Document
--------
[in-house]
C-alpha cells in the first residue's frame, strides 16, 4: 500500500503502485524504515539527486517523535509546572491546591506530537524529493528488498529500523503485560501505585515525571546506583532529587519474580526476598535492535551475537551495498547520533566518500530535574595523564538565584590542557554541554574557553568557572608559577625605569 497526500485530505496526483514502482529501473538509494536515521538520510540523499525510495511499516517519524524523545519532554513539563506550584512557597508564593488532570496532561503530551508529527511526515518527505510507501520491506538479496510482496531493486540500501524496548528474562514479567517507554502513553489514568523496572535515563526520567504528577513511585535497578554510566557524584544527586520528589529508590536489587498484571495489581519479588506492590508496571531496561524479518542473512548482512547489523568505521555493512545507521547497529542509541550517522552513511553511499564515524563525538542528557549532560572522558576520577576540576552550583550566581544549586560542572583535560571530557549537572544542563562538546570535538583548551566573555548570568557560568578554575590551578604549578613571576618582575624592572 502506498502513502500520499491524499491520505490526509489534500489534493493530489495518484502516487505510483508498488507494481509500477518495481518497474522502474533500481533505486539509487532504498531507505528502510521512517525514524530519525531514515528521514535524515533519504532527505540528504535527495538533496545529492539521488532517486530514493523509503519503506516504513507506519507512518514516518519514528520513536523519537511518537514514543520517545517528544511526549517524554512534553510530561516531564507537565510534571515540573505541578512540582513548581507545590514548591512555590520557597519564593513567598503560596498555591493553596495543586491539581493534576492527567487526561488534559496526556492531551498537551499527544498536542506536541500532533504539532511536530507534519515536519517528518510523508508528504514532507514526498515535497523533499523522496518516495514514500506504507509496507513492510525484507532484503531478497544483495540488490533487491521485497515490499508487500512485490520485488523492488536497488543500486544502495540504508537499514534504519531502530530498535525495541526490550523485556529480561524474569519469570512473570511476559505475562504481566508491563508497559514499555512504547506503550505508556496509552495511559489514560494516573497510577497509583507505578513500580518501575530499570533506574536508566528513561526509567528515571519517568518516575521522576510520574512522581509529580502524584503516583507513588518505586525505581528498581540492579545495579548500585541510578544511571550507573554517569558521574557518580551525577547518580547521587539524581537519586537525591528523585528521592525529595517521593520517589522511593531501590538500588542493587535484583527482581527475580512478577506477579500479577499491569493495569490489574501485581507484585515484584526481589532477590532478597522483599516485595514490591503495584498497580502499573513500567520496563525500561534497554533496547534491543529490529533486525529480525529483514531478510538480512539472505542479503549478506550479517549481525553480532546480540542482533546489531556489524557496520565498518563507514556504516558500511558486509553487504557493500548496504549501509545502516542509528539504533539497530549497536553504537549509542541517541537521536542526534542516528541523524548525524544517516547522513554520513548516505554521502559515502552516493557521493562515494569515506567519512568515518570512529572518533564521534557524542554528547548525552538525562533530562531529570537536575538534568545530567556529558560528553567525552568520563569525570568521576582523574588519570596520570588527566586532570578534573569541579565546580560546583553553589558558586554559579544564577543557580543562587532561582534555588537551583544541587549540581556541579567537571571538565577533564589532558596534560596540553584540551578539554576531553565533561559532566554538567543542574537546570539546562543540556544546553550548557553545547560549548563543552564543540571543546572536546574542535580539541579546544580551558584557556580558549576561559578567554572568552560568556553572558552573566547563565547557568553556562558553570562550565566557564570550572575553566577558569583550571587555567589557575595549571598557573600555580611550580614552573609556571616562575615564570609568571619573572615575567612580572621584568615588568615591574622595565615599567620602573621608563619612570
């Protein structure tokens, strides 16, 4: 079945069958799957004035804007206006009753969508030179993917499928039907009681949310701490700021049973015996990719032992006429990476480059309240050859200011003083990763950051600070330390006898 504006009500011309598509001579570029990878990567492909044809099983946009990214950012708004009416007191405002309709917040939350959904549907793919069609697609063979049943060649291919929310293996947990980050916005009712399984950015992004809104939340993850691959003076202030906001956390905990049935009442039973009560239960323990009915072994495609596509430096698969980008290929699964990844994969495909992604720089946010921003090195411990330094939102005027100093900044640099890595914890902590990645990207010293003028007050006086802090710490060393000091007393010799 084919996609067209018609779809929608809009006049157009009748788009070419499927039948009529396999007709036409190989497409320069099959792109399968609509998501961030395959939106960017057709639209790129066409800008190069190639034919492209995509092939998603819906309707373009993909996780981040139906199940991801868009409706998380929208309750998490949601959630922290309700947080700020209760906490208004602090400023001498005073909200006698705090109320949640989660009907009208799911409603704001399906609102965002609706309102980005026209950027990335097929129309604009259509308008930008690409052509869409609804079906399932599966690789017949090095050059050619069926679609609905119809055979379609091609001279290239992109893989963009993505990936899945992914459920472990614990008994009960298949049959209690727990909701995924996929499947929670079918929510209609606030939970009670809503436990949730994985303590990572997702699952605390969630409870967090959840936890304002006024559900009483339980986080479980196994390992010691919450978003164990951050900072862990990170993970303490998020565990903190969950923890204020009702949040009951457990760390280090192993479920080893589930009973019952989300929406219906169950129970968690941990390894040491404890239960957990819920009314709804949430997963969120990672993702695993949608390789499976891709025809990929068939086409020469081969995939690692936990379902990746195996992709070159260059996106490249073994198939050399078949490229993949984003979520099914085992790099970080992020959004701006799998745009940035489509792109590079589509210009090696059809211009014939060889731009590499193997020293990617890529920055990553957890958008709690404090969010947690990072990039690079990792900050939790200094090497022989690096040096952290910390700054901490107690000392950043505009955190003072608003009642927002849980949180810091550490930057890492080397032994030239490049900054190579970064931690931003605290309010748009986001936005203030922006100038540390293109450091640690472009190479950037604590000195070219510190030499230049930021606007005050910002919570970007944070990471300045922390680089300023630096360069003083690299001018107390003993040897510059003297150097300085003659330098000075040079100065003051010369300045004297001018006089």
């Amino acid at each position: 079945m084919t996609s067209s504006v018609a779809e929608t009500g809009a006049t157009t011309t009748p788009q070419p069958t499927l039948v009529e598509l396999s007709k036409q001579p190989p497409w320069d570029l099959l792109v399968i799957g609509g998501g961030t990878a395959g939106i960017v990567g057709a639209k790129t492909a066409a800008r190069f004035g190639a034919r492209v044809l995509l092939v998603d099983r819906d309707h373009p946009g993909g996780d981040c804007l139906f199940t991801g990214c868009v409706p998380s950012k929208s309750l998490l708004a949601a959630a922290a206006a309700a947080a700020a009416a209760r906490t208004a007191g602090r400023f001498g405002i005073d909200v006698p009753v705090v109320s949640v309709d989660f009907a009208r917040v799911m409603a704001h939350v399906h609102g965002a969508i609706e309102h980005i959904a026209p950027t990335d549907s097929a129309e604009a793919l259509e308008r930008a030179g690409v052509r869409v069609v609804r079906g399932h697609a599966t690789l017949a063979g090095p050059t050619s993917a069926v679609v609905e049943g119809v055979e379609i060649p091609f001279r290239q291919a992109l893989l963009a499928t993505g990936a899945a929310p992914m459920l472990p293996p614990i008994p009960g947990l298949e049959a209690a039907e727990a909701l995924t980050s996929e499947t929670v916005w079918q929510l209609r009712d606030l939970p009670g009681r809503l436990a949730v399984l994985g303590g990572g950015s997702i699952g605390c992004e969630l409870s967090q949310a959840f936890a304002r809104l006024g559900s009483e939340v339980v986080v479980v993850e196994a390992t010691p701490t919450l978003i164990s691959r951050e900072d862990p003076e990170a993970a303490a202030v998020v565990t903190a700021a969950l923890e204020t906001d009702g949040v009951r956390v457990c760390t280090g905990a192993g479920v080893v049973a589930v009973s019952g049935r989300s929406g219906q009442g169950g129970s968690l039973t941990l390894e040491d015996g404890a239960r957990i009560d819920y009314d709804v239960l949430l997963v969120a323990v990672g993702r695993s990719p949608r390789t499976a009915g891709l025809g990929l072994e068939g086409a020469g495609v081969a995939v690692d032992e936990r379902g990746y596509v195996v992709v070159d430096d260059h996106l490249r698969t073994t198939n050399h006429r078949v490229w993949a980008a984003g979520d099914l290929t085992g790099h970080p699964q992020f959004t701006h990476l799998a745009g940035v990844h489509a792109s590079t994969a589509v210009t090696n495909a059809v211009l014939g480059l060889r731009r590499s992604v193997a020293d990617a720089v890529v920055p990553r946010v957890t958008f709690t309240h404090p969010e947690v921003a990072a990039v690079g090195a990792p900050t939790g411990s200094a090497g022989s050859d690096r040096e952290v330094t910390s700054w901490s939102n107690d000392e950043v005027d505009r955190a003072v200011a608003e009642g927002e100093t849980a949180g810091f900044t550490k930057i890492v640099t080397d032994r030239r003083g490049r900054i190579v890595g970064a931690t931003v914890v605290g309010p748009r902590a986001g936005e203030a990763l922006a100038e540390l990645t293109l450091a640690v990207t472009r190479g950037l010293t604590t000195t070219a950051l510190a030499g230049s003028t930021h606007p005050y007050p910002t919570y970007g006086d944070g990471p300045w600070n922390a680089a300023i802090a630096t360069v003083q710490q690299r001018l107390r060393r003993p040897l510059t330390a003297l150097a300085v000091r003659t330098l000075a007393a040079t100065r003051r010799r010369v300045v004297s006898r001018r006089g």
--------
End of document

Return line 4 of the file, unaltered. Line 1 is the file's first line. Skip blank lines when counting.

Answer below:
């Amino acid at each position: 079945m084919t996609s067209s504006v018609a779809e929608t009500g809009a006049t157009t011309t009748p788009q070419p069958t499927l039948v009529e598509l396999s007709k036409q001579p190989p497409w320069d570029l099959l792109v399968i799957g609509g998501g961030t990878a395959g939106i960017v990567g057709a639209k790129t492909a066409a800008r190069f004035g190639a034919r492209v044809l995509l092939v998603d099983r819906d309707h373009p946009g993909g996780d981040c804007l139906f199940t991801g990214c868009v409706p998380s950012k929208s309750l998490l708004a949601a959630a922290a206006a309700a947080a700020a009416a209760r906490t208004a007191g602090r400023f001498g405002i005073d909200v006698p009753v705090v109320s949640v309709d989660f009907a009208r917040v799911m409603a704001h939350v399906h609102g965002a969508i609706e309102h980005i959904a026209p950027t990335d549907s097929a129309e604009a793919l259509e308008r930008a030179g690409v052509r869409v069609v609804r079906g399932h697609a599966t690789l017949a063979g090095p050059t050619s993917a069926v679609v609905e049943g119809v055979e379609i060649p091609f001279r290239q291919a992109l893989l963009a499928t993505g990936a899945a929310p992914m459920l472990p293996p614990i008994p009960g947990l298949e049959a209690a039907e727990a909701l995924t980050s996929e499947t929670v916005w079918q929510l209609r009712d606030l939970p009670g009681r809503l436990a949730v399984l994985g303590g990572g950015s997702i699952g605390c992004e969630l409870s967090q949310a959840f936890a304002r809104l006024g559900s009483e939340v339980v986080v479980v993850e196994a390992t010691p701490t919450l978003i164990s691959r951050e900072d862990p003076e990170a993970a303490a202030v998020v565990t903190a700021a969950l923890e204020t906001d009702g949040v009951r956390v457990c760390t280090g905990a192993g479920v080893v049973a589930v009973s019952g049935r989300s929406g219906q009442g169950g129970s968690l039973t941990l390894e040491d015996g404890a239960r957990i009560d819920y009314d709804v239960l949430l997963v969120a323990v990672g993702r695993s990719p949608r390789t499976a009915g891709l025809g990929l072994e068939g086409a020469g495609v081969a995939v690692d032992e936990r379902g990746y596509v195996v992709v070159d430096d260059h996106l490249r698969t073994t198939n050399h006429r078949v490229w993949a980008a984003g979520d099914l290929t085992g790099h970080p699964q992020f959004t701006h990476l799998a745009g940035v990844h489509a792109s590079t994969a589509v210009t090696n495909a059809v211009l014939g480059l060889r731009r590499s992604v193997a020293d990617a720089v890529v920055p990553r946010v957890t958008f709690t309240h404090p969010e947690v921003a990072a990039v690079g090195a990792p900050t939790g411990s200094a090497g022989s050859d690096r040096e952290v330094t910390s700054w901490s939102n107690d000392e950043v005027d505009r955190a003072v200011a608003e009642g927002e100093t849980a949180g810091f900044t550490k930057i890492v640099t080397d032994r030239r003083g490049r900054i190579v890595g970064a931690t931003v914890v605290g309010p748009r902590a986001g936005e203030a990763l922006a100038e540390l990645t293109l450091a640690v990207t472009r190479g950037l010293t604590t000195t070219a950051l510190a030499g230049s003028t930021h606007p005050y007050p910002t919570y970007g006086d944070g990471p300045w600070n922390a680089a300023i802090a630096t360069v003083q710490q690299r001018l107390r060393r003993p040897l510059t330390a003297l150097a300085v000091r003659t330098l000075a007393a040079t100065r003051r010799r010369v300045v004297s006898r001018r006089g």